Native protestors arrested at Interior ski resort 

The Sun Peaks land-claim saga continues

B.C. First Nations asserting their rights over traditional lands has been an ongoing issue throughout the province’s history, says a UBC political science professor.

"It’s not anything new," Paul Tennant told Pique Newsmagazine . "These disputes go back more than 100 years and that has left some uncertainty."

Four native activists were arrested July 23 at Sun Peaks Resort by Kamloops RCMP and their protest camp, known as the Skwelkwek’welt Protection Centre, was dismantled.

About 15 RCMP constables made the arrests as a crowd of 50 native protestors demonstrated their support from the sidelines. The arrests were carried out without confrontation.

Members of the Neskonlith Indian band from Chase have now set up a new protest camp a few hundred metres down the road. The original camp had been there since last fall.

The Neskonlith are part of the eight-band Secwepewc – or Shuswap – First Nation.

Three of the activists were released from jail after signing an agreement to stay away from Sun Peaks. The fourth refused the deal and remains behind bars.

"The Interior First Nations – the Okanagan, Shuswap and Lillooet – are very principled people," said Tennant, who specializes in native politics, self-government and treaties.

Earlier this month Sun Peaks management was granted a court injunction to remove the natives.

The Secwepewc natives are opposed to the $70-million expansion of the ski resort that includes a 230-room hotel and conference centre, a townhome complex, an 18-hole golf course, the addition of two chairlifts and the development of ski terrain on a new mountain.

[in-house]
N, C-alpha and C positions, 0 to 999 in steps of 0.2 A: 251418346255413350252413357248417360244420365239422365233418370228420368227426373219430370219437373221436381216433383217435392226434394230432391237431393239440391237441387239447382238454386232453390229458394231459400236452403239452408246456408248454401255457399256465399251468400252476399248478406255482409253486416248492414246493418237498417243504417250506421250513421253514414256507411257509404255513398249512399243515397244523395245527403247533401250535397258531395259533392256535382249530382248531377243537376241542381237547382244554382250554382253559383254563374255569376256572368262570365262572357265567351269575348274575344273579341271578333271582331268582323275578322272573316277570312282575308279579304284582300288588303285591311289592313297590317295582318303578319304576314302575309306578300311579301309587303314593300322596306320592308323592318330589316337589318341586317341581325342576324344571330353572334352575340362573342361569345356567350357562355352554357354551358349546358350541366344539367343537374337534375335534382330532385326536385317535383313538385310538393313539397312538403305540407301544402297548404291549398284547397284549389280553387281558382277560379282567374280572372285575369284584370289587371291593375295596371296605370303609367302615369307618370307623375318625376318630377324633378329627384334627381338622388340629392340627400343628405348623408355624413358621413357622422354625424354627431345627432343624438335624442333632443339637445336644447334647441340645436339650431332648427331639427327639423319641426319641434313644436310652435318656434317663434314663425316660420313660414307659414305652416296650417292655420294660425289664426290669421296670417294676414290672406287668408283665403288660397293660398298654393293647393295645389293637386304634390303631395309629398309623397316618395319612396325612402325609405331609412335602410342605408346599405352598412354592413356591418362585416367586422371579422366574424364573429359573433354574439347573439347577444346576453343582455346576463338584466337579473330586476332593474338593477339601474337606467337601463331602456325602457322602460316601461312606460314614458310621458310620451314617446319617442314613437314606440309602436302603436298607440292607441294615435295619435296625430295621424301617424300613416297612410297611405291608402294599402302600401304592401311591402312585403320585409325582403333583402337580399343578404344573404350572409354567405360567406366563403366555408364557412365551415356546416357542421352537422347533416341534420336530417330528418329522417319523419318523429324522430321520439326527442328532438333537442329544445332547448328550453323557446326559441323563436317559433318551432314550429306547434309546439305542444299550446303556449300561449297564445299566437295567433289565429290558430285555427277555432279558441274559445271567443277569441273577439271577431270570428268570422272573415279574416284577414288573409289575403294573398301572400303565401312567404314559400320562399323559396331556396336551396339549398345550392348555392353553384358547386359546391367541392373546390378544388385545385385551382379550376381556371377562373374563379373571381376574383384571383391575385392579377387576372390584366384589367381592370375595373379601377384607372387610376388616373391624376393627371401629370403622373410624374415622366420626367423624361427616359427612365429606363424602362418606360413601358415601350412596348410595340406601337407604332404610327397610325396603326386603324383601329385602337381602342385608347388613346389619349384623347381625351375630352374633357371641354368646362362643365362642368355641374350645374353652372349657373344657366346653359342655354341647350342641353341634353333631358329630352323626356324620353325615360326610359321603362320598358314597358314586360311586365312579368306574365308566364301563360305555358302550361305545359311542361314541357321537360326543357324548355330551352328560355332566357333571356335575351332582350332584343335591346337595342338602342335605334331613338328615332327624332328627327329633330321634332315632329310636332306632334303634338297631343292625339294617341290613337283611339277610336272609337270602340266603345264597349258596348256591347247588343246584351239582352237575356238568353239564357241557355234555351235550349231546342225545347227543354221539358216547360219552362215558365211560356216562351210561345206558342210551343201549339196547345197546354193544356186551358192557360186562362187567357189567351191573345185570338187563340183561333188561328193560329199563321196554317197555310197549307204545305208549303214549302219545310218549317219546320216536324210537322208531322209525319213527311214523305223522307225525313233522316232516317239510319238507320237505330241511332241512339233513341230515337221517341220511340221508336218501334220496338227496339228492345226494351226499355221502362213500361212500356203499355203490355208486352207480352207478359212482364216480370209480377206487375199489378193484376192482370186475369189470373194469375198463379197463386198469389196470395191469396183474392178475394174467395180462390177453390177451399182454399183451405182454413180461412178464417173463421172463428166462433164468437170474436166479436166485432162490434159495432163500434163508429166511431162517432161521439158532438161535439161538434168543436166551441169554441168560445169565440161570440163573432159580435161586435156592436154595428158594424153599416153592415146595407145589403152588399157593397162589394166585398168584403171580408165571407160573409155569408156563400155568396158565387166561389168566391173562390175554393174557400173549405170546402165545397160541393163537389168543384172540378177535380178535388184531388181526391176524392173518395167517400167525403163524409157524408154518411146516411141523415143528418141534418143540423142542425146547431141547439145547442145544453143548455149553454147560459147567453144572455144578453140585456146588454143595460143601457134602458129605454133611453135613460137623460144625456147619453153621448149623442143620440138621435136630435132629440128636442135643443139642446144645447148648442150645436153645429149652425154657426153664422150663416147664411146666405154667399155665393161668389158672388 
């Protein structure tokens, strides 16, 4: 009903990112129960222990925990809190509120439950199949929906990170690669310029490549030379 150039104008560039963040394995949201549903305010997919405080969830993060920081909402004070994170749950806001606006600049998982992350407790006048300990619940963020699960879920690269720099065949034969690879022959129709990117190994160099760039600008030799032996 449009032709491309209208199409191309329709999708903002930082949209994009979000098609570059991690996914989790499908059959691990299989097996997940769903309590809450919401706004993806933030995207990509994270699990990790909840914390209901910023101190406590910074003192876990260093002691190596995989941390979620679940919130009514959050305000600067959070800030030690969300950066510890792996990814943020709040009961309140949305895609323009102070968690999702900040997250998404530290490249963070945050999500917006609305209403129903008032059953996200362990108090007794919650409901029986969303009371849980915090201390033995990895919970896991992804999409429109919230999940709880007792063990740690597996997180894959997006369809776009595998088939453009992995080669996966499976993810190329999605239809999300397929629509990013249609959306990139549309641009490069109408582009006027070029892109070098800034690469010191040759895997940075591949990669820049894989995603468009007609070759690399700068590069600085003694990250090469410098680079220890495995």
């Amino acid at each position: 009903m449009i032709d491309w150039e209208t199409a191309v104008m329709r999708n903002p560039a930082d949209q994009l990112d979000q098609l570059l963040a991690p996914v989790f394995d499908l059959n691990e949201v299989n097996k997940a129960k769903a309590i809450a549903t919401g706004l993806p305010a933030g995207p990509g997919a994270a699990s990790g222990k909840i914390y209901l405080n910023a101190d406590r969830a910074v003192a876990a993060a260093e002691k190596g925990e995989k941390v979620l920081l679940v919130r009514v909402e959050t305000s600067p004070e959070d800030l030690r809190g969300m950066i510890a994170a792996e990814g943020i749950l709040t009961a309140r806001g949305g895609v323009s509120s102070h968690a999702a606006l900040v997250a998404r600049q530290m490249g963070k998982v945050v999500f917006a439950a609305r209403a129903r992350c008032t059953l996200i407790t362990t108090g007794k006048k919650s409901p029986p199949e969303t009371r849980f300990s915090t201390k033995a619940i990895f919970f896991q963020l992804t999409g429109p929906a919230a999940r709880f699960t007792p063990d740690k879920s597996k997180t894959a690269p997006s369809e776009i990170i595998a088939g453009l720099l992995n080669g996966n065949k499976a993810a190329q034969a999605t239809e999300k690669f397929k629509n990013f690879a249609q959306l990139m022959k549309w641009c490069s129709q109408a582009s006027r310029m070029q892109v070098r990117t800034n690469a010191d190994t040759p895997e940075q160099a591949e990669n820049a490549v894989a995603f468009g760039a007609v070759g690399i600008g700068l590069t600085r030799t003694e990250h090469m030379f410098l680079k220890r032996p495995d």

The Secwepewc claim the area has been used for traditional hunting, gathering and spiritual practices for thousands of years and insist that Sun Peaks is part of a reserve marked out in 1862.

Sun Peaks Resort is owned by the Japan-based Nippon Cable Co. Ltd. The company also owns 23 per cent of both Whistler and Blackcomb mountains.

The Sun Peaks arrests were not the first associated with ski areas in B.C. this summer.

Seven protesters were arrested July 5 after blockading the Duffey Lake Road between Pemberton and Lillooet. The group was demonstrating against the proposed Cayoosh ski resort.

Meanwhile, Union of B.C. Indian Chiefs president Stewart Phillip has said the Sun Peaks land-claim dispute could be headed towards a similar situation that occurred at Penticton’s Apex Mountain in 1994.

The Penticton Indian Band halted expansion at Apex by blockading the ski hill’s main access road, which ran through the band’s reserve. The ensuing media coverage drove off potential international investors until the ski area went bankrupt.

Tennant said the ski-resort disputes are a good indication of modern native land-claim tactics.

"The strategy of occupying land and roadblocks is a new phase," he said in an interview from his office on the Vancouver campus.

Earlier this week, B.C.’s First Nations Summit "war council" – made up of band chiefs from across province – threatened to blockade highways, railways and waterways if the new Liberal government goes ahead with a referendum on treaty negotiations.

The idea behind the threat is to create economic uncertainty in B.C.

A meeting was scheduled to take place this week in Victoria between native leaders and representatives from the federal Indian Affairs ministry and the provincial treaty commission. The outcome will likely decide what course of action the natives will take.

"The natives are being very explicit about their demands," said Tennant. "Negotiations are the best way to resolve these disputes."

The B.C. natives’ warning is part of a national attempt to pressure both levels of government into resolving a long list of native grievances.

Last week in Halifax, N.S., the Assembly of First Nations also threatened a national campaign of highway blockades if the federal government carries out its plan of overhauling the Indian Act.

But Tennant said B.C.’s native leaders will not rush into rash or short-sighted decisions.

"They are not firebrands," he said. "They are very thoughtful, responsible people."

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